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The article I was writing when I posted this two years ago is available here.
Here's an interesting historical fact I have dug up in some research for an essay I am writing about the relationship between liberty and security: That famous quote by Benjamin Franklin that “Those who would give up essential Liberty, to purchase a little temporary Safety, deserve neither Liberty nor Safety” does not mean what it seems to say. Not at all.
I started looking into this quotation because I am writing a frontal attack on the idea that liberty and security exist in some kind of "balance" with one another--and the quotation is kind of iconic to the balance thesis. Indeed, Franklin's are perhaps the most famous words ever written about the relationship. A version of them is engraved on the Statue of Liberty. They are quoted endlessly by those who assert that these two values coexist with one another in a precarious, ever-shifting state of balance that security concerns threaten ever to upset. Every student of American history knows them. And every lover of liberty has heard them and known that they speak to that great truth about the constitution of civilized government--that we empower governments to protect us in a devil’s bargain from which we will lose in the long run.
Very few people who quote these words, however, have any idea where they come from or what Franklin was really saying when he wrote them. That's not altogether surprising, since they are far more often quoted than explained, and the context in which they arose was a political battle of limited resonance to modern readers. Many of Franklin's biographers don't quote them at all, and no text I have found attempts seriously to explain them in context. The result is to get to the bottom of what they meant to Franklin, one has to dig into sources from the 1750s, with the secondary biographical literature giving only a framework guide to the dispute. I'm still nailing down the details, but I can say with certainty at this stage that Franklin was not saying anything like what we quote his words to suggest.
The words appear originally in a 1755 letter that Franklin is presumed to have written on behalf of the Pennsylvania Assembly to the colonial governor during the French and Indian War. The letter was a salvo in a power struggle between the governor and the Assembly over funding for security on the frontier, one in which the Assembly wished to tax the lands of the Penn family, which ruled Pennsylvania from afar, to raise money for defense against French and Indian attacks. The governor kept vetoing the Assembly’s efforts at the behest of the family, which had appointed him. So to start matters, Franklin was writing not as a subject being asked to cede his liberty to government, but in his capacity as a legislator being asked to renounce his power to tax lands notionally under his jurisdiction. In other words, the “essential liberty” to which Franklin referred was thus not what we would think of today as civil liberties but, rather, the right of self-governance of a legislature in the interests of collective security.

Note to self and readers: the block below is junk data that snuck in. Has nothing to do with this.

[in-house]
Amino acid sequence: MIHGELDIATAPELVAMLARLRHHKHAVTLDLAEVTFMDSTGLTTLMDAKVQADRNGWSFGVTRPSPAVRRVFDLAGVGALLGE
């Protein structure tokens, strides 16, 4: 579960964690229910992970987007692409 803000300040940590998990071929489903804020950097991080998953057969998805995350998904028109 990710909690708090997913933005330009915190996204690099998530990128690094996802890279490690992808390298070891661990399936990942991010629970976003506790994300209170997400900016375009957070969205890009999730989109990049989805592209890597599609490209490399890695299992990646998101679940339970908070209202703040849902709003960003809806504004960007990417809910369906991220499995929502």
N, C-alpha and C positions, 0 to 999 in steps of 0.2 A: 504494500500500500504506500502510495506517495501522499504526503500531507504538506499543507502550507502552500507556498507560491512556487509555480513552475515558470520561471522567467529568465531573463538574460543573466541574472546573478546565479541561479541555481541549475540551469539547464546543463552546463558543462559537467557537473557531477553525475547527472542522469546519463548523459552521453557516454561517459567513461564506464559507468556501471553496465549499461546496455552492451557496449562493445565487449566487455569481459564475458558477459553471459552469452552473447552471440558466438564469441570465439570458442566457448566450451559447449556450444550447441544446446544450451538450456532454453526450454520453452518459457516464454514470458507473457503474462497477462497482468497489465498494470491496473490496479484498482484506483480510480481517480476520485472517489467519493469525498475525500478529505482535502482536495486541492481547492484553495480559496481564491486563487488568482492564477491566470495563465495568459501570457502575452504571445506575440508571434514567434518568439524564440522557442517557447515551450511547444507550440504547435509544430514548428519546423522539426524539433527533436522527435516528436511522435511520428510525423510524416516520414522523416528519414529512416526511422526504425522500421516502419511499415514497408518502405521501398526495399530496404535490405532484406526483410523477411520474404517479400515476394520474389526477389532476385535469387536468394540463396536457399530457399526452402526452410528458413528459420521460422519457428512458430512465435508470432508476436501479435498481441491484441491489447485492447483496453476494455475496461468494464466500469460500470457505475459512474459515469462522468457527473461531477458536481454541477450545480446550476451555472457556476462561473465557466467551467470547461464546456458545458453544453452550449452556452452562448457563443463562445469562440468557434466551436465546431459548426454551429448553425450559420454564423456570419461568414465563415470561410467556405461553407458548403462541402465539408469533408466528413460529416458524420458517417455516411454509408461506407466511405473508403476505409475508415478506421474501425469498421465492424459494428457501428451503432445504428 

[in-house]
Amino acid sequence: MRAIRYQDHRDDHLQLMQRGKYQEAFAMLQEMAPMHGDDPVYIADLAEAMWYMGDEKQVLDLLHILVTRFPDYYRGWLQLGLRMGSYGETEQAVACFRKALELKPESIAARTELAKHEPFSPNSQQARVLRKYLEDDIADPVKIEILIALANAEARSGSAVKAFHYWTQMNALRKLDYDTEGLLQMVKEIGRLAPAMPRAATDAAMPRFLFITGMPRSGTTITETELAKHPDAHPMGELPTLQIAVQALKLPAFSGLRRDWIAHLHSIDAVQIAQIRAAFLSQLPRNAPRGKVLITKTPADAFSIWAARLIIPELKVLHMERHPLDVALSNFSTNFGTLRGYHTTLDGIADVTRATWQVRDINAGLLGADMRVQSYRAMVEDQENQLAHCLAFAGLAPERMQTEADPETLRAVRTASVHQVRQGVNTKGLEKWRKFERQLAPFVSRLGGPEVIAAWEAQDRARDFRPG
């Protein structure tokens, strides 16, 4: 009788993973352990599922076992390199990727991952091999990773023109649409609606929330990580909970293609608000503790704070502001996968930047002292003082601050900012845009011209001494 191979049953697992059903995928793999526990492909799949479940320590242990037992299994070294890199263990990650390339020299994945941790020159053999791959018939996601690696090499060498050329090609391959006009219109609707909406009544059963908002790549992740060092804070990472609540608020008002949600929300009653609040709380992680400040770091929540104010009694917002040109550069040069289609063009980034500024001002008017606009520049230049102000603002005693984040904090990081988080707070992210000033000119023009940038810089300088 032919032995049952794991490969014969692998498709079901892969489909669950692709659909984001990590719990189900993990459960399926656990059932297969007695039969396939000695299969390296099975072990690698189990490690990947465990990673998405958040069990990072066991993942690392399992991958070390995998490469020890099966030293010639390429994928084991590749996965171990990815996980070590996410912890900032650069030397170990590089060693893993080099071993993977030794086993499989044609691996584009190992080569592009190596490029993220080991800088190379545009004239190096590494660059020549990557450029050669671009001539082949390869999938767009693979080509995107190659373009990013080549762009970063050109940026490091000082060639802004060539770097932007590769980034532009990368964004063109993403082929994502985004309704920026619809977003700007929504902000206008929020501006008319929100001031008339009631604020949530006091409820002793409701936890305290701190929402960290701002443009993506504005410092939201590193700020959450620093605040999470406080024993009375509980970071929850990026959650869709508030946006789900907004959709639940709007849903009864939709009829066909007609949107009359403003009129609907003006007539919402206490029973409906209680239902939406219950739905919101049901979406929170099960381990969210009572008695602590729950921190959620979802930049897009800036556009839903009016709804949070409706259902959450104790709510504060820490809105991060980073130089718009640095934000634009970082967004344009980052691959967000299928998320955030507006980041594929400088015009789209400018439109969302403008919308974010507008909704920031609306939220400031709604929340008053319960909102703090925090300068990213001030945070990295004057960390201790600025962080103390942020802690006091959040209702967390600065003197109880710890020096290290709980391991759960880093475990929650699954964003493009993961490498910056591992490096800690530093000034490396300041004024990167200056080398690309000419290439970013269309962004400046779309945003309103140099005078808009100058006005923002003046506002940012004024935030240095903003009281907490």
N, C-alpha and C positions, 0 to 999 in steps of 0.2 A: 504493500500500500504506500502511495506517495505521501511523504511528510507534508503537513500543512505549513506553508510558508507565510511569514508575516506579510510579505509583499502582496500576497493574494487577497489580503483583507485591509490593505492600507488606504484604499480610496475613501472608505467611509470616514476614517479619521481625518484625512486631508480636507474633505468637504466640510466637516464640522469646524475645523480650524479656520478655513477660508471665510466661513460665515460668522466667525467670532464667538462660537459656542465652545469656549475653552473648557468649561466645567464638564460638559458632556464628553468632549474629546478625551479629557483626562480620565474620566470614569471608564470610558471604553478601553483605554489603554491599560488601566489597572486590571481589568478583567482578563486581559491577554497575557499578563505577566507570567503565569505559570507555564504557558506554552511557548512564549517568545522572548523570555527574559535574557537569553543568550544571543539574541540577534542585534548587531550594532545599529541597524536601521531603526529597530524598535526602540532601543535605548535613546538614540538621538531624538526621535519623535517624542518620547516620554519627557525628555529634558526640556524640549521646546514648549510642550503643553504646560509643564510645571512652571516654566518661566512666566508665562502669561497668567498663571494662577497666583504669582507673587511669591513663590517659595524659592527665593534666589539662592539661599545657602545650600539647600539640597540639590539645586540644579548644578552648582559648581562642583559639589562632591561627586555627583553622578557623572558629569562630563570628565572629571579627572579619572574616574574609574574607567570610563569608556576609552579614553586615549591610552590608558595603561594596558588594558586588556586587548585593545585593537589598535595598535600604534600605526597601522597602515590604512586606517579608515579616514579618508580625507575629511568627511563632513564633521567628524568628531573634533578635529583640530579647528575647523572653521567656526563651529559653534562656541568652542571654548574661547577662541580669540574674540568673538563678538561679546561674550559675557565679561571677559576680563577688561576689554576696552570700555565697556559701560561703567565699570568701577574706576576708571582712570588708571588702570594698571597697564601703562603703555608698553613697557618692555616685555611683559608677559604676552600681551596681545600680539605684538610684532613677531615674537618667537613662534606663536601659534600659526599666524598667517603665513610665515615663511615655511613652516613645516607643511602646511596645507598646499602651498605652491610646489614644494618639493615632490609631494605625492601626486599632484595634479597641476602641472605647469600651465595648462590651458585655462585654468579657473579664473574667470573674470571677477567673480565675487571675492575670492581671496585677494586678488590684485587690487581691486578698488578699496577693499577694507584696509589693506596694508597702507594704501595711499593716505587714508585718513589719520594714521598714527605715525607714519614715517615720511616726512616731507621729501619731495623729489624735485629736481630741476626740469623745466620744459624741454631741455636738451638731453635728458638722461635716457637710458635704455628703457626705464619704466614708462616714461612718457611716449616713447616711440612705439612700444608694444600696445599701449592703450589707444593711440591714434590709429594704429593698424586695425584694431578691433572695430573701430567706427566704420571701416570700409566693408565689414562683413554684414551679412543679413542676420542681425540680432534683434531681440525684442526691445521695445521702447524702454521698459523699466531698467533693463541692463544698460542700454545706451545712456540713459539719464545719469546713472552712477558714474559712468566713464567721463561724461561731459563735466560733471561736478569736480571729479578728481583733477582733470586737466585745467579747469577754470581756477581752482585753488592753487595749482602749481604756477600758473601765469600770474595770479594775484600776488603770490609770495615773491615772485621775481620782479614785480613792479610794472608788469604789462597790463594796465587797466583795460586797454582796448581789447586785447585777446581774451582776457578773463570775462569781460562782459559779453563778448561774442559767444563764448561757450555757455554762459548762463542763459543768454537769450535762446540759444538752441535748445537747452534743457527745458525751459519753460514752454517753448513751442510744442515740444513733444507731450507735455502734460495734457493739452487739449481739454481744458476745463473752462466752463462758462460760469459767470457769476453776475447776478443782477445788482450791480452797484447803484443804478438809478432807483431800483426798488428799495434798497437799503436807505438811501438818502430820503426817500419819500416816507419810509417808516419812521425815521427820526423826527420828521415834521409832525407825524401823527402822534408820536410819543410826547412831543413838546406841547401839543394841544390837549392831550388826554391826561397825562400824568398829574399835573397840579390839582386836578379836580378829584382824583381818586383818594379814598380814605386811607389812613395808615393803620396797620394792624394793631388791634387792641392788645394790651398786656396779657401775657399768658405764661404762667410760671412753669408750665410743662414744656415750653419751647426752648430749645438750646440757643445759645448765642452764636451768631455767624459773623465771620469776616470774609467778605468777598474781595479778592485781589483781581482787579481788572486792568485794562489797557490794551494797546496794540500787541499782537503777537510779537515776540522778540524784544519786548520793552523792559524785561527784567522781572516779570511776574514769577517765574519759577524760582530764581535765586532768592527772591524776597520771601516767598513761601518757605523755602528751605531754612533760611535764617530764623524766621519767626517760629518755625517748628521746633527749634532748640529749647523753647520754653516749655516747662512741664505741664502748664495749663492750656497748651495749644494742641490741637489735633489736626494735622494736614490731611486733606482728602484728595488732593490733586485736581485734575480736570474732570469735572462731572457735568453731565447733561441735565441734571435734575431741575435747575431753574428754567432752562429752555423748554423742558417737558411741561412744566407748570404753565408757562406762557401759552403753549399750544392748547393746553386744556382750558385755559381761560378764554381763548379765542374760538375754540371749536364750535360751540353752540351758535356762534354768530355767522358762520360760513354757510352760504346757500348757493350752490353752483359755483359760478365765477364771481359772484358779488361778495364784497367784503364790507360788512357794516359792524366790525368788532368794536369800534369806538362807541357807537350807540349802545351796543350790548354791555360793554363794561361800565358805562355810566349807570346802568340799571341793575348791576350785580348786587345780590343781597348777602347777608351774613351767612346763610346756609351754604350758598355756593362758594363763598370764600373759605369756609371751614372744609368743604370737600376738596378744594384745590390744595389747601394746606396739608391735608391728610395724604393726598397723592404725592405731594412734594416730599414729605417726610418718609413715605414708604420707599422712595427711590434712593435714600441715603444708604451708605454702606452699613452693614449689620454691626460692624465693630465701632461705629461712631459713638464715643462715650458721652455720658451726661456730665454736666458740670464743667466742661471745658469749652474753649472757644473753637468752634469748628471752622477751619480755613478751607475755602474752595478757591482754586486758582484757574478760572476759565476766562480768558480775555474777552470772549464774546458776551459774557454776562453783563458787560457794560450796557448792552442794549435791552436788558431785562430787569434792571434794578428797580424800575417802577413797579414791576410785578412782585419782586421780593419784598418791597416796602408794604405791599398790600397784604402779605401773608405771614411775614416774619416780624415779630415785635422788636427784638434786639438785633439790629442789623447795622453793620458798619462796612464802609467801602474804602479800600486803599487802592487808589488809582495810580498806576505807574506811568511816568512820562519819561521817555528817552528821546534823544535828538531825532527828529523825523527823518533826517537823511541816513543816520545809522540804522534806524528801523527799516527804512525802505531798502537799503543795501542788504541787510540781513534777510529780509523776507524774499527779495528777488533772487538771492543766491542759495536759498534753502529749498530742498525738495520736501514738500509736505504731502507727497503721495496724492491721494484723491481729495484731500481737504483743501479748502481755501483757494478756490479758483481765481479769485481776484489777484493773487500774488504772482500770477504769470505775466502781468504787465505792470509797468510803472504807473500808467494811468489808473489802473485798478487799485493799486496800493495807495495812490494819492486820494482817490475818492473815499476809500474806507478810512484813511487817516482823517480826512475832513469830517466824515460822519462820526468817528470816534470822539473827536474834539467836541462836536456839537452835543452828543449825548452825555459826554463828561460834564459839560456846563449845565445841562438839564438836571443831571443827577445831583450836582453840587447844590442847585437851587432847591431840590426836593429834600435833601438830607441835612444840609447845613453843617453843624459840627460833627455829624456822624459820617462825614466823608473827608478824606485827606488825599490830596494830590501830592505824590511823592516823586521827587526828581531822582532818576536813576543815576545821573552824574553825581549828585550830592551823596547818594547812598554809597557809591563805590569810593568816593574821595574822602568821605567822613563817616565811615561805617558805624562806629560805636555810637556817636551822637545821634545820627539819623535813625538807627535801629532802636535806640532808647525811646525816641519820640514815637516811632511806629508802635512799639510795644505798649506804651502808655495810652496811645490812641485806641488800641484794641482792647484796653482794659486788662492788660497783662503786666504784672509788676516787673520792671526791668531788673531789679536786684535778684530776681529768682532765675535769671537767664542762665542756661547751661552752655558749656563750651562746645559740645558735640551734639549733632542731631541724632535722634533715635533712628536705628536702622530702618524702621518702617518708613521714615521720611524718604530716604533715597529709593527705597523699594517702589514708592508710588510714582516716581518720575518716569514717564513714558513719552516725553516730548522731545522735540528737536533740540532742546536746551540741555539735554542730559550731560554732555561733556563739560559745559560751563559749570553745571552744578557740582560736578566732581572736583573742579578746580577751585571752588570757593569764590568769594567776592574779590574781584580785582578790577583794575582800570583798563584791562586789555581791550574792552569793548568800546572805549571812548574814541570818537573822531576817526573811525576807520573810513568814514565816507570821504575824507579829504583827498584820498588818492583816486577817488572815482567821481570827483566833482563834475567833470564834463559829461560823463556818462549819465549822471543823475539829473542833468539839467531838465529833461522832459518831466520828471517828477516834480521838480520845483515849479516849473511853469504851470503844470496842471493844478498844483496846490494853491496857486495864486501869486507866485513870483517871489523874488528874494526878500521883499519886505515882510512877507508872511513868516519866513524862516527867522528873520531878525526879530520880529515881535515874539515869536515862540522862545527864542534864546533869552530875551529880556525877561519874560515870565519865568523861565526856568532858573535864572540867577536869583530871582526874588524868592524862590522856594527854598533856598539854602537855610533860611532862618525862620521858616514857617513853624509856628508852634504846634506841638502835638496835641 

What's more the “purchase [of] a little temporary safety” of which Franklin complains was not the ceding of power to a government Leviathan in exchange for some promise of protection from external threat; for in Franklin’s letter, the word “purchase” does not appear to have been a metaphor. The governor was accusing the Assembly of stalling on appropriating money for frontier defense by insisting on including the Penn lands in its taxes--and thus triggering his intervention. And the Penn family later offered cash to fund defense of the frontier--as long as the Assembly would acknowledge that it lacked the power to tax the family’s lands. Franklin was thus complaining of the choice facing the legislature between being able to make funds available for frontier defense and maintaining its right of self-governance--and he was criticizing the governor for suggesting it should be willing to give up the latter to ensure the former.
In short, Franklin was not describing some tension between government power and individual liberty. He was describing, rather, effective self-government in the service of security as the very liberty it would be contemptible to trade. Notwithstanding the way the quotation has come down to us, Franklin saw the liberty and security interests of Pennsylvanians as aligned.